Sean Snaith, Ph.D., is the director of the University of Central Florida’s Institute for Economic Competitiveness and a nationally recognized economist in the field of business and economic forecasting.
An award-winning forecaster, researcher and professor, Snaith applies academic expertise to solve real-world problems. He has served as a consultant for local governments and multi-national corporations such as Compaq, Dell and IBM. Before joining UCF’s College of Business Administration, he held teaching positions at Pennsylvania State University, American University in Cairo, the University of North Dakota and the University of the Pacific.
Snaith frequently is interviewed in national and regional media and is a sought-after speaker. He has been quoted in The Wall Street Journal, USA Today, The New York Times, The Economist and CNNMoney.com and has appeared on CNBC, Fox Business Network and Business News Network, based in Toronto.
Known for his engaging presentations, Snaith earned praise from one business editor for “(having) an uncanny knack of making economics not only understandable but interesting.”
Snaith is a member of several economic organizations and national economic forecasting panels, including The Wall Street Journal's Economic Forecasting Survey, the Associated Press’ Economy Survey, CNNMoney.com’s Survey of Leading Economists, USA Today's Survey of Top Economists, Federal Reserve Bank of Philadelphia's Survey of Professional Forecasters and Livingston Survey, Bloomberg and Reuters.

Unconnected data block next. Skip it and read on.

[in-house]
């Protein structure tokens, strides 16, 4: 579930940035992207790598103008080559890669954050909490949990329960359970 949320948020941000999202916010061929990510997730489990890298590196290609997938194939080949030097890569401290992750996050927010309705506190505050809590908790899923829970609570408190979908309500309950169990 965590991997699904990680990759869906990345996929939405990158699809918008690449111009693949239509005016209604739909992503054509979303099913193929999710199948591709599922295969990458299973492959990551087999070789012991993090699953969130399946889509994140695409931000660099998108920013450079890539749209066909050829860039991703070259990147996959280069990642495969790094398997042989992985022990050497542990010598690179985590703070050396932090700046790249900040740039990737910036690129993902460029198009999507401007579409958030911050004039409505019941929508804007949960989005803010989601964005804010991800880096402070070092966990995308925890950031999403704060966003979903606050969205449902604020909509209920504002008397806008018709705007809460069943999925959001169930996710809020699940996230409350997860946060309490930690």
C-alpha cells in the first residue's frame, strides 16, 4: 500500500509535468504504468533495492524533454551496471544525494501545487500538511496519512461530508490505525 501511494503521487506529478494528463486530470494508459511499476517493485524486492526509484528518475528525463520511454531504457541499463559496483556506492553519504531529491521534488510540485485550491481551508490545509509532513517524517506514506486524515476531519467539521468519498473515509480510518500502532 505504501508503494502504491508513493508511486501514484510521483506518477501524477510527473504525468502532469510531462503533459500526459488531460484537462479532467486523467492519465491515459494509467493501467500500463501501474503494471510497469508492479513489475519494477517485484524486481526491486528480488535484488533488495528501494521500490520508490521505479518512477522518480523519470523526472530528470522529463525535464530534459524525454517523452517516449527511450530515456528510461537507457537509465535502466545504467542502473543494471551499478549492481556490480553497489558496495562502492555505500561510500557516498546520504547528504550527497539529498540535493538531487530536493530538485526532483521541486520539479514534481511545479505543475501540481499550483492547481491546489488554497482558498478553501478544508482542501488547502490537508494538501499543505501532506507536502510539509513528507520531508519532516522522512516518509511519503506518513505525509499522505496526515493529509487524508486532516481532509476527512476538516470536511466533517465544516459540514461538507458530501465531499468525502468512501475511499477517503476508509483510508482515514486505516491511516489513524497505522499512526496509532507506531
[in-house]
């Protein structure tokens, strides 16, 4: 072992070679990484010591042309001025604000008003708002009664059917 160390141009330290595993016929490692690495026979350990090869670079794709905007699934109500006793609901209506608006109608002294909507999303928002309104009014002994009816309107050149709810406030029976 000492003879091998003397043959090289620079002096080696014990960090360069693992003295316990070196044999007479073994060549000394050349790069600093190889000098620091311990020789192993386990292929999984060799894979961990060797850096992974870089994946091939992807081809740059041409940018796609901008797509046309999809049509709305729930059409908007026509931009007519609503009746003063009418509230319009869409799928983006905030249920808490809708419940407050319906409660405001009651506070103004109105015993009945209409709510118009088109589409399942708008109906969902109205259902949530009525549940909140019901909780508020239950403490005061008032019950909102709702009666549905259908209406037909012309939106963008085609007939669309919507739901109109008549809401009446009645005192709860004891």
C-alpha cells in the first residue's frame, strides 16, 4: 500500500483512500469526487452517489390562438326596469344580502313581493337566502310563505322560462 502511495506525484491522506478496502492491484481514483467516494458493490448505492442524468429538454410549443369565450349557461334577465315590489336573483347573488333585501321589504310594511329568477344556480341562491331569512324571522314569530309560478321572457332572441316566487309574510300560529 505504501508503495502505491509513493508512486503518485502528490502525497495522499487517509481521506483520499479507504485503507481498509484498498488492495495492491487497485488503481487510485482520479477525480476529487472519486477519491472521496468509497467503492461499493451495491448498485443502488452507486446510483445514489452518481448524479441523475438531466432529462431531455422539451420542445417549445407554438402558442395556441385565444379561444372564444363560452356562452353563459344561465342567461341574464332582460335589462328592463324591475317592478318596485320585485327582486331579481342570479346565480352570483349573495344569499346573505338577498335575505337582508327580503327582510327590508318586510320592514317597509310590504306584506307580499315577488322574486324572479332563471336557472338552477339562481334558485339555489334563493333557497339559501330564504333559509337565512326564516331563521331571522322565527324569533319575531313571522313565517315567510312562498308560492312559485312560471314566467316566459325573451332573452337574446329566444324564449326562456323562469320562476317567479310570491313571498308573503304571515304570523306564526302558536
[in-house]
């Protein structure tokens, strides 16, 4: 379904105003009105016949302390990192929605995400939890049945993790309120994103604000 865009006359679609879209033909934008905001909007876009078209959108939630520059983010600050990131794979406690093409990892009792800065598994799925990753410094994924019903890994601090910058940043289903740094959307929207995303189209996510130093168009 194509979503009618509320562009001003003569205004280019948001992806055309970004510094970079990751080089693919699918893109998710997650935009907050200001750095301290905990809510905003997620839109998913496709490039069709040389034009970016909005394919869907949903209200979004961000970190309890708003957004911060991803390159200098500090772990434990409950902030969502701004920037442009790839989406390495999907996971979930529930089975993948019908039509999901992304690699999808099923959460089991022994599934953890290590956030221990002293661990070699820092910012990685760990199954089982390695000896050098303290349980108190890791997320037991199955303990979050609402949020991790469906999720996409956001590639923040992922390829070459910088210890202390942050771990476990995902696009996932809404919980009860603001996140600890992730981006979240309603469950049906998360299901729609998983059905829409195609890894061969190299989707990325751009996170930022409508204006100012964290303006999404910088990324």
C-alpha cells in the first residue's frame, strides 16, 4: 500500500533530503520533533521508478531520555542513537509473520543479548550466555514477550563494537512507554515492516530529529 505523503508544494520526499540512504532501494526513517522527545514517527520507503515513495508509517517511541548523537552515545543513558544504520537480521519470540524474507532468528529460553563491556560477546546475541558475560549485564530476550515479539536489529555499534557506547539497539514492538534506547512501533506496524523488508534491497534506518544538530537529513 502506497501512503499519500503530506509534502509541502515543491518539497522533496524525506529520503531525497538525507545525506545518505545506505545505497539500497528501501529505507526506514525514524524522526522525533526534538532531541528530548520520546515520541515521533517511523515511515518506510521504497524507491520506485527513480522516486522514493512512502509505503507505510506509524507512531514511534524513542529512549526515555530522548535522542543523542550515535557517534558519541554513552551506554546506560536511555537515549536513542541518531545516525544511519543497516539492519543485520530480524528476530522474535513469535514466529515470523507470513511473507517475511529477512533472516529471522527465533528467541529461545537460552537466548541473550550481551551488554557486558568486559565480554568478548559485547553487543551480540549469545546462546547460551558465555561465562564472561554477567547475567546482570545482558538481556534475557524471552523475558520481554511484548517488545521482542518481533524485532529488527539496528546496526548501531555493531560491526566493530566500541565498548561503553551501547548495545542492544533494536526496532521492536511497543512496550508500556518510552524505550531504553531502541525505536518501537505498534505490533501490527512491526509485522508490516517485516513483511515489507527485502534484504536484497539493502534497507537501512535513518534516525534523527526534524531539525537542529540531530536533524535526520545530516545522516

Snaith was named by Bloomberg News as one of the nation's most accurate forecasters in 2008. In 2007, he was named California’s most accurate forecaster by the Western Blue Chip Consensus Forecast.
Snaith holds a B.S. in Economics from Allegheny College and an M.A. and Ph.D. in Economics from Pennsylvania State University.
Snaith is also the host of “Money Clips With Sean Snaith,” a weekly segment produced by UCF TV, which aims to break down complex issues into digestible news about subjects ranging from the job market and housing to the cost of food.